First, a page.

The Microsoft laptop non-scandal

ArsTechnica is making a hupla-hupla about Microsoft giving away laptops to reviewers. What’s new here? This is how it’s working since the ’80s, when the computer market exploded. I mean, we get (cheaper) freebies at OSNews too to review them, but this does not mean that we are “sold” to whoever gave us the review unit (we also disclose WHO gave it to us). In fact, if you read most of *my* reviews, they usually paint a bleak picture of the product as it lists all faults one by one (because, yes, I am very difficult to please).

It is funny that everyone goes against Microsoft, but no one goes against, let’s say, Nokia. Nokia is known to give away as a loan some of their high-end phones to ~20 bloggers for a period of about 3 months (without full disclosure by the bloggers being necessary as to how they got the gadget), and then they request these devices back! The blogger must write at least 2-3 articles per month about the product (in other words they must do MORE WORK than Microsoft is requesting from its bloggers), and not only that, but they have to give the gadget back!

FYI, I have no such dealings with either Nokia or MS, but even if I had, I don’t see the problem. Review units are ESSENTIAL to write reviews, and these review units are 99% of the time either coming from a big reseller or the manufacturing company itself. That’s how it works, and it needs no disclosure of any sort, because that’s the DEFAULT way of getting hardware or software to review. That’s how C|Net does it, that’s how WSJ does it, that’s how OSNews does it. If that’s not the way ArsTechnica does it, then they are the ones who are losing out. The only thing that the reviewer must do, is to be TRUTHFUL in his review and list the faults he/she finds. And I am personally making sure of that (and it’s in fact one of the reasons that I am hated for, especially for my software-based reviews). Don’t worry, the company who gave you the gadget/software very rarely gets angry with you for writing a potentially negative review. There are no strings attached (or NDAs, or agreements of any sort). In fact, I had more readers being angry at me for being too negative on a review, rather that the companies who gave me the review unit. Only in one instance all these years I had a spat with the manufacturing company over a negative review I wrote. So, what’s Ars’ problem again?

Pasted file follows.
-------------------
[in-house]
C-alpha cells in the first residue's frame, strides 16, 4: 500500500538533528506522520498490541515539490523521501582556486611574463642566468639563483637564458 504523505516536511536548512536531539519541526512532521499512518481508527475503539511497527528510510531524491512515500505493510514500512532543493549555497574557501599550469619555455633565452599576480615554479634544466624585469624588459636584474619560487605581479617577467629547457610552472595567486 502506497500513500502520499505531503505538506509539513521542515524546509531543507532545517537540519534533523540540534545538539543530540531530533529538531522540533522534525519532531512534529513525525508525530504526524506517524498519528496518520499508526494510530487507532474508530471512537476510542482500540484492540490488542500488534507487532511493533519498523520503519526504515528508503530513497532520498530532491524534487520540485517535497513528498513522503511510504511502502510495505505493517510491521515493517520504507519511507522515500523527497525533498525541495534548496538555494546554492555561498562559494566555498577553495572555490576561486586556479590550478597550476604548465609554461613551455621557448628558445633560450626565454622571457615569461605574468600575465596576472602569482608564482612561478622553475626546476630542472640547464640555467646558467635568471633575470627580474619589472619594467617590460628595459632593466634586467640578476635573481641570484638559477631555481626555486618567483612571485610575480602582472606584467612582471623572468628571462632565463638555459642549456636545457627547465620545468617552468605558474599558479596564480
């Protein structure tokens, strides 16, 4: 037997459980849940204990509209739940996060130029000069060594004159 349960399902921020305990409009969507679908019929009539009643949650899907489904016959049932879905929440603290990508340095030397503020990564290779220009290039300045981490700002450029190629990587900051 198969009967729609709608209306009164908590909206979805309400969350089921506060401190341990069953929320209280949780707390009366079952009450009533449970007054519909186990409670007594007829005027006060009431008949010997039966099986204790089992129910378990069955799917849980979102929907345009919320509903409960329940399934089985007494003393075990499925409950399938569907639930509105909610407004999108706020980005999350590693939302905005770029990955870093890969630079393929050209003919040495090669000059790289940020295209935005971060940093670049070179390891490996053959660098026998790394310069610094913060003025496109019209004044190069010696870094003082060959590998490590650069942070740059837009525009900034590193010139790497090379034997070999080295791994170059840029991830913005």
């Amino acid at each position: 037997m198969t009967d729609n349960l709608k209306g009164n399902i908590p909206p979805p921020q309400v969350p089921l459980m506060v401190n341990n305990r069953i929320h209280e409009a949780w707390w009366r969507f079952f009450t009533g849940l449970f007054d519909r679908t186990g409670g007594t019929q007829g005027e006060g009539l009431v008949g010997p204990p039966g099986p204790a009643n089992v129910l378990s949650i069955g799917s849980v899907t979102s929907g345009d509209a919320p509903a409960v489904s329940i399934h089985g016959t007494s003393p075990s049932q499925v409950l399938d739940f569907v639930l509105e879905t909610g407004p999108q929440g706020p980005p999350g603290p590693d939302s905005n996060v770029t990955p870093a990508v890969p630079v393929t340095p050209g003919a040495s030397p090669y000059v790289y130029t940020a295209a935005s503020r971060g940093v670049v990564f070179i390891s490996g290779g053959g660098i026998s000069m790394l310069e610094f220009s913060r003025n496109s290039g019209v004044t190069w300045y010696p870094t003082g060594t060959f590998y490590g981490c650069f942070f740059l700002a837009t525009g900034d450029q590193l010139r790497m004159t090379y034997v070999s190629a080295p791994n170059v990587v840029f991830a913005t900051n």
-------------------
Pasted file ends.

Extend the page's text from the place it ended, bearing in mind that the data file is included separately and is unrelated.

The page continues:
But sure, let’s re-iterate one more time as to how evil Microsoft is. Cause this is a popular thought. We don’t want to be unpopular, now do we?

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